|Department of Public Information • News and Media Division • New York|
Press Conference on Resumed Review Conference of 1995 UN Fish Stocks Agreement
By week’s end, States parties to the landmark 1995 United Nations Fish Stocks Agreement would likely suggest concrete ways to improve management of the world’s key shared fisheries and tackle such pressing problems as over-fishing, over-capacity and the limited ability of developing countries to monitor off-shore coastal zones, a key ocean management official said Wednesday during a Headquarters press conference.
“There are some areas where I see a desire to move forward,” said David Balton, Chair of this week’s United Nations conference to review that agreement, as well as Deputy Assistant Secretary for Oceans and Fisheries in the United States Bureau of Oceans.
With three quarters of the world’s fish stocks on the high seas in distress and near depletion, Governments worldwide were increasingly waking up to the need to conserve and better manage them, he said.
“The idea of each country for himself has yielded tragedies of the commons. We now realize we must do better collectively to address this,” he said.
Mr. Balton expects that parties to the Agreement — aimed at implementing the provisions of the 1982 United Nations Convention on the Law of the Sea — will call for better data and reporting to ensure effective fishery management rules, and suggest positive and negative incentives for such reporting, as well as ways to better conserve the overexploited and depleted shark population. Seventy-seven States are parties to the Agreement.
Many of the recommendations made during the 2006 conference to review the Agreement — the current review is a resumption of that session — had already been implemented, he said. Notably, regional fishery organizations were being created for the South Pacific, the North Pacific and the Indian Ocean. Regular performance reviews of regional fishery management organizations in accordance with a standard set of criteria had helped those bodies do a better job. And long-standing international mechanisms had renegotiated or strengthened management measures, while individual States had stepped up efforts to better monitor their own fishing vessels.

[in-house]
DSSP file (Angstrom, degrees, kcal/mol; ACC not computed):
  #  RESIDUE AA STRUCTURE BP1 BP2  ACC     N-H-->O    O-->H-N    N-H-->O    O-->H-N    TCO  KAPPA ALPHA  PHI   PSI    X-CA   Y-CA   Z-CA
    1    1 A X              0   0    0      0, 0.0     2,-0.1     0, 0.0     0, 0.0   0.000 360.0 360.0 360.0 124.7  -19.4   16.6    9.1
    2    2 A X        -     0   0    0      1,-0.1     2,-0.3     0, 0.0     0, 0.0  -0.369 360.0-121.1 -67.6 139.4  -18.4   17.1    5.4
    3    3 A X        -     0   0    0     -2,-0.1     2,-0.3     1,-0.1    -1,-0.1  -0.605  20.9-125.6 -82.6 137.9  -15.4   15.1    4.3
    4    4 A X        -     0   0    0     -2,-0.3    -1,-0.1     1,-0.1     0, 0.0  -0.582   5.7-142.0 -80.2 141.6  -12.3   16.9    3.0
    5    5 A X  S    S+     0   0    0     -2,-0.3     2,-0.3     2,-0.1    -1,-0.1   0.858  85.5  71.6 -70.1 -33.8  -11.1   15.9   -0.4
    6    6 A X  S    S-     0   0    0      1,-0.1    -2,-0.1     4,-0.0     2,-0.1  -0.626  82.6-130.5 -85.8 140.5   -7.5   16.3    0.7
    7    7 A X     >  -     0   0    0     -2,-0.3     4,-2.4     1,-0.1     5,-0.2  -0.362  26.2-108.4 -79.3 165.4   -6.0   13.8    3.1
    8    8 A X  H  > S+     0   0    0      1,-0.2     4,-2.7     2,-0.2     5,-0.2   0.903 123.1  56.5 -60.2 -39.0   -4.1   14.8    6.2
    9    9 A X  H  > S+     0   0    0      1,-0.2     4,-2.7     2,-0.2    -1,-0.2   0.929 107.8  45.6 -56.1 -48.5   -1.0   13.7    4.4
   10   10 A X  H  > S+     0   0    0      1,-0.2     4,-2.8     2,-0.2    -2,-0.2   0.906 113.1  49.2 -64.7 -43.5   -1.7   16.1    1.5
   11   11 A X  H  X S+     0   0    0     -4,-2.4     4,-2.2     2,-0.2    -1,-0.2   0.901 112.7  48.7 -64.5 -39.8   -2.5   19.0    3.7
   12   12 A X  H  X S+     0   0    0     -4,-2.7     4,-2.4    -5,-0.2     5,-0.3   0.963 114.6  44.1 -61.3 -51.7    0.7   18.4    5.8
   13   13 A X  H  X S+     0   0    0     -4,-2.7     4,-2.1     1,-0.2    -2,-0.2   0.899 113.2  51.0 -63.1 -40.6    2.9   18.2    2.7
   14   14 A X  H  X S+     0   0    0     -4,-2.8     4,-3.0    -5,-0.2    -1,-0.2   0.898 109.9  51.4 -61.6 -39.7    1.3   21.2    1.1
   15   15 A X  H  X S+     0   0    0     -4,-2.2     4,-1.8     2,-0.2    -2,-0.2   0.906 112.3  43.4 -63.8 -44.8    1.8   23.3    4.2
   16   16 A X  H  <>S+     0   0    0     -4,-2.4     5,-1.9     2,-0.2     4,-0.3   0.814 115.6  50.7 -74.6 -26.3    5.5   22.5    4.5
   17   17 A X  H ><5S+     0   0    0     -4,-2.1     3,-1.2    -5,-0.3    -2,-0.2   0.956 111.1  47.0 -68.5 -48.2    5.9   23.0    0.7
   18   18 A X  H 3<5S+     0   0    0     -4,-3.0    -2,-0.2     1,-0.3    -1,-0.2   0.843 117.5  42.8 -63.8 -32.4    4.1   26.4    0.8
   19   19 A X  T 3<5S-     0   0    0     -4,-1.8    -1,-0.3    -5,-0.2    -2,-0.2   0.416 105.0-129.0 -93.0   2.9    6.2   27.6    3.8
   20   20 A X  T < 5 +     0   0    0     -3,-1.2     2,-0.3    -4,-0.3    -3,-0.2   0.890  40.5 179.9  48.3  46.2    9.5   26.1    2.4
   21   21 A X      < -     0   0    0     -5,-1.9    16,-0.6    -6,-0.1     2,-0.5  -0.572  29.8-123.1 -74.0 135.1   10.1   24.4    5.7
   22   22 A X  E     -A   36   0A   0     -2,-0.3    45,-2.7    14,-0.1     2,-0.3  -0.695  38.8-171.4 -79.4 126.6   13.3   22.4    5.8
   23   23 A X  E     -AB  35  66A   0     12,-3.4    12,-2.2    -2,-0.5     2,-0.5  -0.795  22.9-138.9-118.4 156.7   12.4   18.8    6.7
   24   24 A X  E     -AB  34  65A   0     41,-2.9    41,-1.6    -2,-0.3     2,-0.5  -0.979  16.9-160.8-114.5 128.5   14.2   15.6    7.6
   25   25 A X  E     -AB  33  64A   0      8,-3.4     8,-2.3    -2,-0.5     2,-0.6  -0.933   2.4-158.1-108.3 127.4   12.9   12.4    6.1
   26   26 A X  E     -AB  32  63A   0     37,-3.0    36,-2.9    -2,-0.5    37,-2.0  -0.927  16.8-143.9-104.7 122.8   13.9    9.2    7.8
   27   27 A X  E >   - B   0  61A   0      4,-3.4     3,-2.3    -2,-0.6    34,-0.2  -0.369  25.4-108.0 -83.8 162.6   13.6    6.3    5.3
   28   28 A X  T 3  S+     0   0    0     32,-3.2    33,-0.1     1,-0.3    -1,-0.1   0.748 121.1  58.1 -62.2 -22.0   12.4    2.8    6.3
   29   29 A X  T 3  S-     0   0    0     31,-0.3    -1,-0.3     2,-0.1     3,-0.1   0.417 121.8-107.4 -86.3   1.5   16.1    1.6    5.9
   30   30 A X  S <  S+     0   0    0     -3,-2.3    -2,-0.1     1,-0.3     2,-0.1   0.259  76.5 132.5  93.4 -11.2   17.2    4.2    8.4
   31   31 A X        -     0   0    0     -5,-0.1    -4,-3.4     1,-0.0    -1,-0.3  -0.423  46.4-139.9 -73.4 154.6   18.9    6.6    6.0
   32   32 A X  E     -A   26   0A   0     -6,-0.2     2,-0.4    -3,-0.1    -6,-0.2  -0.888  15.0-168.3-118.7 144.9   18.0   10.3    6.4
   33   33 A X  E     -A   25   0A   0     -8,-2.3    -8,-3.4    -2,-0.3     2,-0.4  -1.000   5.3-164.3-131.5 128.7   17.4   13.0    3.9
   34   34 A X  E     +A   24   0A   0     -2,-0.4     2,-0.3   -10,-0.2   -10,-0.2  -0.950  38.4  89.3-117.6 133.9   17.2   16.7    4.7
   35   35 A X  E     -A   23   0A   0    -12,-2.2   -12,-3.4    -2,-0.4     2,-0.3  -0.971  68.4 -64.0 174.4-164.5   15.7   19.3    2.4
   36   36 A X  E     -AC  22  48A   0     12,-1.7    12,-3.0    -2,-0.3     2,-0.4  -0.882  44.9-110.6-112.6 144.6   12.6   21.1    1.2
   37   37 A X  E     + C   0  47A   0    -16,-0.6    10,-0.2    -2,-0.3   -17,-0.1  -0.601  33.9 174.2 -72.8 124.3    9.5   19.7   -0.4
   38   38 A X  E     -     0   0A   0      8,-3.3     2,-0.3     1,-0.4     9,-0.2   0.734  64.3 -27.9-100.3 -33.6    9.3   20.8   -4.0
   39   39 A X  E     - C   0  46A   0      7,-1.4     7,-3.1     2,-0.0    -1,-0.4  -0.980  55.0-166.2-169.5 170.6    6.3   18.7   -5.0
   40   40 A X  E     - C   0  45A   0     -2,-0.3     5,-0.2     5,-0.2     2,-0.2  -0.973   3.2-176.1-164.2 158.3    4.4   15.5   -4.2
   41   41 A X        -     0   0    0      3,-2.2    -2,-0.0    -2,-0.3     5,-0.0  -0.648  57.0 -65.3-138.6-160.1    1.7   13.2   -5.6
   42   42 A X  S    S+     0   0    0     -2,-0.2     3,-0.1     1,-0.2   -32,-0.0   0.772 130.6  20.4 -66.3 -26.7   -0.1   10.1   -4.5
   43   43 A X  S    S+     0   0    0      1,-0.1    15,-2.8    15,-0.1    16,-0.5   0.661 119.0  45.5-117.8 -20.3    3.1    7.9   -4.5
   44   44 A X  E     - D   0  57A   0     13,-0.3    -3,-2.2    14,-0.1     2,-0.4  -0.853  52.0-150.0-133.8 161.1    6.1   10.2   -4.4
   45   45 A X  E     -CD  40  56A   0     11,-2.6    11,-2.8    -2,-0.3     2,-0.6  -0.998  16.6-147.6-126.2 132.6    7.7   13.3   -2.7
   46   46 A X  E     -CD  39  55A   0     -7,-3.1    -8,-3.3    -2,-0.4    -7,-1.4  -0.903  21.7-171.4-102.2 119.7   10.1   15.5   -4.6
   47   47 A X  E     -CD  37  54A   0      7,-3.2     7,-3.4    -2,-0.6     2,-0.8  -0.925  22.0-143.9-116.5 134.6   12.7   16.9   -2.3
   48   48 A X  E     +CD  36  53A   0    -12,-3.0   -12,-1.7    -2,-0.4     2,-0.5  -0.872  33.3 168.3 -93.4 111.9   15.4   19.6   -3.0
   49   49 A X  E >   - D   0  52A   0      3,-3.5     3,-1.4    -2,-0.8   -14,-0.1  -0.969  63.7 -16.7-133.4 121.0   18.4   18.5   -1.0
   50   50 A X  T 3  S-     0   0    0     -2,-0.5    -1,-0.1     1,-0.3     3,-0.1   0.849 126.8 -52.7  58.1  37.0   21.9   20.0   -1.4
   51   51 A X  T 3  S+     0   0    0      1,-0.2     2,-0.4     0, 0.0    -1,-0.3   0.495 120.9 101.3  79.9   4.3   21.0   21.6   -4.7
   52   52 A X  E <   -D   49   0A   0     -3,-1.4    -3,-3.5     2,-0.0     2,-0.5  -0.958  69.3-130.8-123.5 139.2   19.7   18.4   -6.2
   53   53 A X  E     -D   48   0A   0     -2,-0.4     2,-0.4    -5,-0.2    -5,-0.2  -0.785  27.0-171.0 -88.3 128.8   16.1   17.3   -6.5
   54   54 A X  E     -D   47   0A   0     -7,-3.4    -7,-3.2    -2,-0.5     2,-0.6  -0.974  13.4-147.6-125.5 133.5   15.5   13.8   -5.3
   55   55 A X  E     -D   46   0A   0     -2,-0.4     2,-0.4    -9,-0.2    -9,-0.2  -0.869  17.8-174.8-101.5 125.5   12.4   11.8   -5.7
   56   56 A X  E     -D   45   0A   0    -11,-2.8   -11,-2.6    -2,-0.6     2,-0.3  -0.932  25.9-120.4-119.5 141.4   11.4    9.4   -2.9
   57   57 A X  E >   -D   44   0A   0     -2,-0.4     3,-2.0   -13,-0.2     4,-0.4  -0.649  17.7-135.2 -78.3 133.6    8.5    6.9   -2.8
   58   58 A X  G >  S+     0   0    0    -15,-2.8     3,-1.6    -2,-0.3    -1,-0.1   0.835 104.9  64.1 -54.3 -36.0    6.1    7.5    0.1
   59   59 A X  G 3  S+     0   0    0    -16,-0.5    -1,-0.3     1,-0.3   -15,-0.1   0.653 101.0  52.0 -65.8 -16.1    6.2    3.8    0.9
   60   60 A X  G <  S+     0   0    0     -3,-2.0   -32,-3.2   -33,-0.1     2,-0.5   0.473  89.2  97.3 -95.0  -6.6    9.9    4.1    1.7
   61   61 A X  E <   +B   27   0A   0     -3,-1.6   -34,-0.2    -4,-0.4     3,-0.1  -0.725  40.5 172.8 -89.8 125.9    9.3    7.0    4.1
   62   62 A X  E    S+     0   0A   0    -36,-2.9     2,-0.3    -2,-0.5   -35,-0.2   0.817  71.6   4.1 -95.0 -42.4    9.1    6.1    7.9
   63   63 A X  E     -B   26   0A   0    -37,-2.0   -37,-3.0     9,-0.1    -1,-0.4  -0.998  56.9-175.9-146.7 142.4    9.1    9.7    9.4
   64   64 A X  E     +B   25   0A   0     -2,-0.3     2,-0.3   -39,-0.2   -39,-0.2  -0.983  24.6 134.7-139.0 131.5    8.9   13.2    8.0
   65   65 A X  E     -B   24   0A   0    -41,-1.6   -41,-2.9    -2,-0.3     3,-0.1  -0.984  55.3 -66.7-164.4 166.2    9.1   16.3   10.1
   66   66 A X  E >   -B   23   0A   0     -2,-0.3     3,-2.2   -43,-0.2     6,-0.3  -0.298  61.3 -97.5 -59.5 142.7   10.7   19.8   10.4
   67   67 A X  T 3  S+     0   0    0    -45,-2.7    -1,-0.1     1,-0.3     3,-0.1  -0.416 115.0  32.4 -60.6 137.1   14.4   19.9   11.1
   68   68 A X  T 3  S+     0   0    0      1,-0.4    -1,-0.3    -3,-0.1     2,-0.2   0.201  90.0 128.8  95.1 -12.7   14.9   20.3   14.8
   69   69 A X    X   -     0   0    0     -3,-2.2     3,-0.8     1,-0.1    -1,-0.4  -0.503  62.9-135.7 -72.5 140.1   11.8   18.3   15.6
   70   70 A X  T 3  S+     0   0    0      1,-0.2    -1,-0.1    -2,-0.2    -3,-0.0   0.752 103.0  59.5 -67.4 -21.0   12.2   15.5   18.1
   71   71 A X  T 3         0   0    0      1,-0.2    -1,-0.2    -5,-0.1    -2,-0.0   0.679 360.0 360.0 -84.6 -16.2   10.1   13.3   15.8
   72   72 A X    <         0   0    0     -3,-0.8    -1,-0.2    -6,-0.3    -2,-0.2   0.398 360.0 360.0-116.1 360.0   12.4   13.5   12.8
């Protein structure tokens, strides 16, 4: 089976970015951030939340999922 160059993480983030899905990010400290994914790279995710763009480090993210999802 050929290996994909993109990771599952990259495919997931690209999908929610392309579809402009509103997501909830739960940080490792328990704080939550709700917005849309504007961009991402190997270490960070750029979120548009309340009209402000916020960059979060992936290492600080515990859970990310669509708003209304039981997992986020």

To a question about last year’s failed attempt to put the Atlantic bluefin tuna and some shark species on various appendices of the United Nations Convention on International Trade in Endangered Species of Wild Fauna and Flora (CITES), Mr. Balton said that failure had been due to a lack of political will, but no one country alone was to blame. The only viable option at present was for regional fishery organizations to step up efforts to conserve fish stocks.
Regarding creation of a property rights system for fish stocks, he said countries such as the United States and Iceland had moved away from so-called open-access fisheries to assigned property rights for fisheries. But organizing property rights and managing fisheries accordingly for tuna species in the Atlantic Ocean fished by 30 countries posed significant challenges.
On removing fishery subsidies from the Doha trade round, he said that in principle everyone agreed that Government subsidies which promoted overfishing must be cut and eliminated. Negotiations had moved forward in a promising way, with greater agreement on the need to impose discipline. He suggested that the United Nations could perhaps issue a recommendation to the World Trade Organization in that regard.
Concerning the impact of the recent oil spill in the Gulf of Mexico on fisheries, he said he was not aware of what the long-term effect would be. The issue had not been discussed during the review conference, nor did he expect it would be.
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